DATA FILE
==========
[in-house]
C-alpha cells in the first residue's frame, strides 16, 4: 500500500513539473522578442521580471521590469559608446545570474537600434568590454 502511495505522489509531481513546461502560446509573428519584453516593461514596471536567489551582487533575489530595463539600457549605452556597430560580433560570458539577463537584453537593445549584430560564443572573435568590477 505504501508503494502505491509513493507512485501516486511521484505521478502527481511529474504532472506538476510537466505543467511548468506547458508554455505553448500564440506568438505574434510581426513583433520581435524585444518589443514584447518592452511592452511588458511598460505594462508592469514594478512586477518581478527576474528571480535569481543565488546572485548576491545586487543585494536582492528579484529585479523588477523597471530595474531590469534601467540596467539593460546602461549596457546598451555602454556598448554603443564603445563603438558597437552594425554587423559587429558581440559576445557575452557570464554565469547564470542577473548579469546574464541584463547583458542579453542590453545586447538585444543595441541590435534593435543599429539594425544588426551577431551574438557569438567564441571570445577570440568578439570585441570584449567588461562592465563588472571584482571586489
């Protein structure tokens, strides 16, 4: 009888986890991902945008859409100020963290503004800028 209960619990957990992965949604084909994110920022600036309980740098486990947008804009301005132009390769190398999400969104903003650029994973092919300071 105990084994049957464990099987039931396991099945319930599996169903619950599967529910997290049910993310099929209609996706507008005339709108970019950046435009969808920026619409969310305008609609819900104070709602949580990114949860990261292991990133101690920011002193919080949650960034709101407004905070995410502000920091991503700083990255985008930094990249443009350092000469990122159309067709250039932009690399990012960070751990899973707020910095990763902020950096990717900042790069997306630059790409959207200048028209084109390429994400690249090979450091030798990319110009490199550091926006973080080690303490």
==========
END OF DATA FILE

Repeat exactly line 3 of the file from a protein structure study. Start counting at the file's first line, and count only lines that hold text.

């Protein structure tokens, strides 16, 4: 009888986890991902945008859409100020963290503004800028 209960619990957990992965949604084909994110920022600036309980740098486990947008804009301005132009390769190398999400969104903003650029994973092919300071 105990084994049957464990099987039931396991099945319930599996169903619950599967529910997290049910993310099929209609996706507008005339709108970019950046435009969808920026619409969310305008609609819900104070709602949580990114949860990261292991990133101690920011002193919080949650960034709101407004905070995410502000920091991503700083990255985008930094990249443009350092000469990122159309067709250039932009690399990012960070751990899973707020910095990763902020950096990717900042790069997306630059790409959207200048028209084109390429994400690249090979450091030798990319110009490199550091926006973080080690303490």